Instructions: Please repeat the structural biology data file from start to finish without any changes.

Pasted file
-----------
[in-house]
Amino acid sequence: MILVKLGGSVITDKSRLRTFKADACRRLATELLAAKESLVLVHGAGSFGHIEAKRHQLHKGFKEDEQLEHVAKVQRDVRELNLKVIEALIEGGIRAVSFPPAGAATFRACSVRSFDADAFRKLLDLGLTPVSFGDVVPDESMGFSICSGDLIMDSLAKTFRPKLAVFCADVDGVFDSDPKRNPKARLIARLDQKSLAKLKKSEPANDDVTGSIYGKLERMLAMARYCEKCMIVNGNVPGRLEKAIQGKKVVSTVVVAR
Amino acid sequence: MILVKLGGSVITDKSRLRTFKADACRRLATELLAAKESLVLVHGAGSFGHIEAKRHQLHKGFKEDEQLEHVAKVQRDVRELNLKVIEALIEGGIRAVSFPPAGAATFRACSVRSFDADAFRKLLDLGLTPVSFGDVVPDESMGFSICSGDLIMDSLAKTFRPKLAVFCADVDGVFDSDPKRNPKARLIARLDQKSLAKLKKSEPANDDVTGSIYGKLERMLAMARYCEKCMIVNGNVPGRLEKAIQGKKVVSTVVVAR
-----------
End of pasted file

[in-house]
Amino acid sequence: MILVKLGGSVITDKSRLRTFKADACRRLATELLAAKESLVLVHGAGSFGHIEAKRHQLHKGFKEDEQLEHVAKVQRDVRELNLKVIEALIEGGIRAVSFPPAGAATFRACSVRSFDADAFRKLLDLGLTPVSFGDVVPDESMGFSICSGDLIMDSLAKTFRPKLAVFCADVDGVFDSDPKRNPKARLIARLDQKSLAKLKKSEPANDDVTGSIYGKLERMLAMARYCEKCMIVNGNVPGRLEKAIQGKKVVSTVVVAR
Amino acid sequence: MILVKLGGSVITDKSRLRTFKADACRRLATELLAAKESLVLVHGAGSFGHIEAKRHQLHKGFKEDEQLEHVAKVQRDVRELNLKVIEALIEGGIRAVSFPPAGAATFRACSVRSFDADAFRKLLDLGLTPVSFGDVVPDESMGFSICSGDLIMDSLAKTFRPKLAVFCADVDGVFDSDPKRNPKARLIARLDQKSLAKLKKSEPANDDVTGSIYGKLERMLAMARYCEKCMIVNGNVPGRLEKAIQGKKVVSTVVVAR